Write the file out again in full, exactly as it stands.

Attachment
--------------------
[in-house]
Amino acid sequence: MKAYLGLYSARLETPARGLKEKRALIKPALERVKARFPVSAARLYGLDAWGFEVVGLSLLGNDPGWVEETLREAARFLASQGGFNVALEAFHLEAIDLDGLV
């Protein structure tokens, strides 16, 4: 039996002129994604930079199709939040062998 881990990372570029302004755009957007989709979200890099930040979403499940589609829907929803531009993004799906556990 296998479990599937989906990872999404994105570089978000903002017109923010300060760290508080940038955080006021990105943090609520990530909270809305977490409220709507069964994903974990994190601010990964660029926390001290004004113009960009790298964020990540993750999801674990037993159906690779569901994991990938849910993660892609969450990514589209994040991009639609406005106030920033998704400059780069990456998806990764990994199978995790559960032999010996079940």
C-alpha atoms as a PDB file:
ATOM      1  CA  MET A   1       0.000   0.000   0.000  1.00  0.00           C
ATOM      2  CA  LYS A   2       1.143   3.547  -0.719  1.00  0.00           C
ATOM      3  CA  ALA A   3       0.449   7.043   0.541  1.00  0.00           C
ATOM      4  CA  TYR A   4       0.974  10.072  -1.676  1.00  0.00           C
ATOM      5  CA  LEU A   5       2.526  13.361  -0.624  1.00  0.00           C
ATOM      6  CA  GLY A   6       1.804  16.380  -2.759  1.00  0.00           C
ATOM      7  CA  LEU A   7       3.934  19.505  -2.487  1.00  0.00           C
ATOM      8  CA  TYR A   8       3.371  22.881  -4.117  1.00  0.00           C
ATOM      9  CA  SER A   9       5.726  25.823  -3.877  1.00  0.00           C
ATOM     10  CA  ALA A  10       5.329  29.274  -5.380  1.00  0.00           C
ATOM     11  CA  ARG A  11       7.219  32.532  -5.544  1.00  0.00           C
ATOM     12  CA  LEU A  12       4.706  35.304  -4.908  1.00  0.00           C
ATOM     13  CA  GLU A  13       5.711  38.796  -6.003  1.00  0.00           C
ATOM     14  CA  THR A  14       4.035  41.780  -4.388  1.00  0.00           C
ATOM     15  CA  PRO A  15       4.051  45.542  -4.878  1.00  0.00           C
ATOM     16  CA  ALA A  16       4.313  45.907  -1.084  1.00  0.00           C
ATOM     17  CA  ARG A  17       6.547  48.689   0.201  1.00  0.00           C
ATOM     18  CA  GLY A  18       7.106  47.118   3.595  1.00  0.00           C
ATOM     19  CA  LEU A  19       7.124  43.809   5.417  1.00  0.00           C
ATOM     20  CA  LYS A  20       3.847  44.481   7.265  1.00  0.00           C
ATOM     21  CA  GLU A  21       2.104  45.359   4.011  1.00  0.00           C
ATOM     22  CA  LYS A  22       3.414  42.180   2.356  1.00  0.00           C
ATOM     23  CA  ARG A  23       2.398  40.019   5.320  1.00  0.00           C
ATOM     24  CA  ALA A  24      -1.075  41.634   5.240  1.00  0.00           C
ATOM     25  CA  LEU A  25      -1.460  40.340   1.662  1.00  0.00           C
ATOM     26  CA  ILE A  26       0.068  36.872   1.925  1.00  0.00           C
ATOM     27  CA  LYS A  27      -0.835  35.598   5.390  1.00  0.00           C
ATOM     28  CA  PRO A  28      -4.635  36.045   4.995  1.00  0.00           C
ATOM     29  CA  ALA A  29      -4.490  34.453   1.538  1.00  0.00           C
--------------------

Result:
[in-house]
Amino acid sequence: MKAYLGLYSARLETPARGLKEKRALIKPALERVKARFPVSAARLYGLDAWGFEVVGLSLLGNDPGWVEETLREAARFLASQGGFNVALEAFHLEAIDLDGLV
């Protein structure tokens, strides 16, 4: 039996002129994604930079199709939040062998 881990990372570029302004755009957007989709979200890099930040979403499940589609829907929803531009993004799906556990 296998479990599937989906990872999404994105570089978000903002017109923010300060760290508080940038955080006021990105943090609520990530909270809305977490409220709507069964994903974990994190601010990964660029926390001290004004113009960009790298964020990540993750999801674990037993159906690779569901994991990938849910993660892609969450990514589209994040991009639609406005106030920033998704400059780069990456998806990764990994199978995790559960032999010996079940």
C-alpha atoms as a PDB file:
ATOM      1  CA  MET A   1       0.000   0.000   0.000  1.00  0.00           C
ATOM      2  CA  LYS A   2       1.143   3.547  -0.719  1.00  0.00           C
ATOM      3  CA  ALA A   3       0.449   7.043   0.541  1.00  0.00           C
ATOM      4  CA  TYR A   4       0.974  10.072  -1.676  1.00  0.00           C
ATOM      5  CA  LEU A   5       2.526  13.361  -0.624  1.00  0.00           C
ATOM      6  CA  GLY A   6       1.804  16.380  -2.759  1.00  0.00           C
ATOM      7  CA  LEU A   7       3.934  19.505  -2.487  1.00  0.00           C
ATOM      8  CA  TYR A   8       3.371  22.881  -4.117  1.00  0.00           C
ATOM      9  CA  SER A   9       5.726  25.823  -3.877  1.00  0.00           C
ATOM     10  CA  ALA A  10       5.329  29.274  -5.380  1.00  0.00           C
ATOM     11  CA  ARG A  11       7.219  32.532  -5.544  1.00  0.00           C
ATOM     12  CA  LEU A  12       4.706  35.304  -4.908  1.00  0.00           C
ATOM     13  CA  GLU A  13       5.711  38.796  -6.003  1.00  0.00           C
ATOM     14  CA  THR A  14       4.035  41.780  -4.388  1.00  0.00           C
ATOM     15  CA  PRO A  15       4.051  45.542  -4.878  1.00  0.00           C
ATOM     16  CA  ALA A  16       4.313  45.907  -1.084  1.00  0.00           C
ATOM     17  CA  ARG A  17       6.547  48.689   0.201  1.00  0.00           C
ATOM     18  CA  GLY A  18       7.106  47.118   3.595  1.00  0.00           C
ATOM     19  CA  LEU A  19       7.124  43.809   5.417  1.00  0.00           C
ATOM     20  CA  LYS A  20       3.847  44.481   7.265  1.00  0.00           C
ATOM     21  CA  GLU A  21       2.104  45.359   4.011  1.00  0.00           C
ATOM     22  CA  LYS A  22       3.414  42.180   2.356  1.00  0.00           C
ATOM     23  CA  ARG A  23       2.398  40.019   5.320  1.00  0.00           C
ATOM     24  CA  ALA A  24      -1.075  41.634   5.240  1.00  0.00           C
ATOM     25  CA  LEU A  25      -1.460  40.340   1.662  1.00  0.00           C
ATOM     26  CA  ILE A  26       0.068  36.872   1.925  1.00  0.00           C
ATOM     27  CA  LYS A  27      -0.835  35.598   5.390  1.00  0.00           C
ATOM     28  CA  PRO A  28      -4.635  36.045   4.995  1.00  0.00           C
ATOM     29  CA  ALA A  29      -4.490  34.453   1.538  1.00  0.00           C